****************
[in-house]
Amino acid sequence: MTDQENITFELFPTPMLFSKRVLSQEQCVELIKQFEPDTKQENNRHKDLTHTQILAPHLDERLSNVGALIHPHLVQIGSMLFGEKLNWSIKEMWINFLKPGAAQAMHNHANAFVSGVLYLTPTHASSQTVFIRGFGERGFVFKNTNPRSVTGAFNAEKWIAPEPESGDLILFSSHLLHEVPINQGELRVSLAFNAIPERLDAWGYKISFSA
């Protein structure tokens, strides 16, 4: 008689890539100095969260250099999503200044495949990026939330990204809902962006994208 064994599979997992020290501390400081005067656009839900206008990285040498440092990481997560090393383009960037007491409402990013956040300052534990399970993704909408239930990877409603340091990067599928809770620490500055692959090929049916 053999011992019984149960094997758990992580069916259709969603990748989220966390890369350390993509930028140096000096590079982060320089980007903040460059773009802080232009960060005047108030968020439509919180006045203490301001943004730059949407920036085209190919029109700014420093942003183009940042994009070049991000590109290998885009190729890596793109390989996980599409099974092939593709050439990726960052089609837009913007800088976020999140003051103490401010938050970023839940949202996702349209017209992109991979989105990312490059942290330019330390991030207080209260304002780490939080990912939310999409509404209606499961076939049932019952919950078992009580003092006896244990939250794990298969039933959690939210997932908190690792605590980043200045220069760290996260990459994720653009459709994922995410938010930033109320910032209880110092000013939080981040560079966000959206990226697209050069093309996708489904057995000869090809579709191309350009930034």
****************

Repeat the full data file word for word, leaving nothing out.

[in-house]
Amino acid sequence: MTDQENITFELFPTPMLFSKRVLSQEQCVELIKQFEPDTKQENNRHKDLTHTQILAPHLDERLSNVGALIHPHLVQIGSMLFGEKLNWSIKEMWINFLKPGAAQAMHNHANAFVSGVLYLTPTHASSQTVFIRGFGERGFVFKNTNPRSVTGAFNAEKWIAPEPESGDLILFSSHLLHEVPINQGELRVSLAFNAIPERLDAWGYKISFSA
């Protein structure tokens, strides 16, 4: 008689890539100095969260250099999503200044495949990026939330990204809902962006994208 064994599979997992020290501390400081005067656009839900206008990285040498440092990481997560090393383009960037007491409402990013956040300052534990399970993704909408239930990877409603340091990067599928809770620490500055692959090929049916 053999011992019984149960094997758990992580069916259709969603990748989220966390890369350390993509930028140096000096590079982060320089980007903040460059773009802080232009960060005047108030968020439509919180006045203490301001943004730059949407920036085209190919029109700014420093942003183009940042994009070049991000590109290998885009190729890596793109390989996980599409099974092939593709050439990726960052089609837009913007800088976020999140003051103490401010938050970023839940949202996702349209017209992109991979989105990312490059942290330019330390991030207080209260304002780490939080990912939310999409509404209606499961076939049932019952919950078992009580003092006896244990939250794990298969039933959690939210997932908190690792605590980043200045220069760290996260990459994720653009459709994922995410938010930033109320910032209880110092000013939080981040560079966000959206990226697209050069093309996708489904057995000869090809579709191309350009930034």